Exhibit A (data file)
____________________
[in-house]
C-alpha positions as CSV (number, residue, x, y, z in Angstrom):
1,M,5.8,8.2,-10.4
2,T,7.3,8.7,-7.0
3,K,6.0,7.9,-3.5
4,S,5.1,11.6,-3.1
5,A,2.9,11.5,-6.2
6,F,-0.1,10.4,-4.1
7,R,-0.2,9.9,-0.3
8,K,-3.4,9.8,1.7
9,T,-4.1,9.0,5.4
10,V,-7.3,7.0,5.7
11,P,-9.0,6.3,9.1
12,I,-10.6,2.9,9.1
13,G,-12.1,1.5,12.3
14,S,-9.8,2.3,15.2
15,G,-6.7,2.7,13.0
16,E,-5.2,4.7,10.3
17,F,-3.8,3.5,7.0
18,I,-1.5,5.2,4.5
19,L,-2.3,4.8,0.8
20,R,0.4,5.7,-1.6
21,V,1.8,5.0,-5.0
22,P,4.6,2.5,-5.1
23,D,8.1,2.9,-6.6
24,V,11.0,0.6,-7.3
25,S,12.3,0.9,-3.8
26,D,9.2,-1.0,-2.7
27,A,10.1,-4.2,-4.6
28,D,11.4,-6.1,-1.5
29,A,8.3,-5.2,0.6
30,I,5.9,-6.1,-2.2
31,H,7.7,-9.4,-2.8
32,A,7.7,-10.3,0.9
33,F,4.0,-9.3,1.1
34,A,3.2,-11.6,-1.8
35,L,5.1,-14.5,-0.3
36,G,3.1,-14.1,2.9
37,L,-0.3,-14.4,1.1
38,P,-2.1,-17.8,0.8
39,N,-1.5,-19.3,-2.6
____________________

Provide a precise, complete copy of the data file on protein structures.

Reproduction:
[in-house]
C-alpha positions as CSV (number, residue, x, y, z in Angstrom):
1,M,5.8,8.2,-10.4
2,T,7.3,8.7,-7.0
3,K,6.0,7.9,-3.5
4,S,5.1,11.6,-3.1
5,A,2.9,11.5,-6.2
6,F,-0.1,10.4,-4.1
7,R,-0.2,9.9,-0.3
8,K,-3.4,9.8,1.7
9,T,-4.1,9.0,5.4
10,V,-7.3,7.0,5.7
11,P,-9.0,6.3,9.1
12,I,-10.6,2.9,9.1
13,G,-12.1,1.5,12.3
14,S,-9.8,2.3,15.2
15,G,-6.7,2.7,13.0
16,E,-5.2,4.7,10.3
17,F,-3.8,3.5,7.0
18,I,-1.5,5.2,4.5
19,L,-2.3,4.8,0.8
20,R,0.4,5.7,-1.6
21,V,1.8,5.0,-5.0
22,P,4.6,2.5,-5.1
23,D,8.1,2.9,-6.6
24,V,11.0,0.6,-7.3
25,S,12.3,0.9,-3.8
26,D,9.2,-1.0,-2.7
27,A,10.1,-4.2,-4.6
28,D,11.4,-6.1,-1.5
29,A,8.3,-5.2,0.6
30,I,5.9,-6.1,-2.2
31,H,7.7,-9.4,-2.8
32,A,7.7,-10.3,0.9
33,F,4.0,-9.3,1.1
34,A,3.2,-11.6,-1.8
35,L,5.1,-14.5,-0.3
36,G,3.1,-14.1,2.9
37,L,-0.3,-14.4,1.1
38,P,-2.1,-17.8,0.8
39,N,-1.5,-19.3,-2.6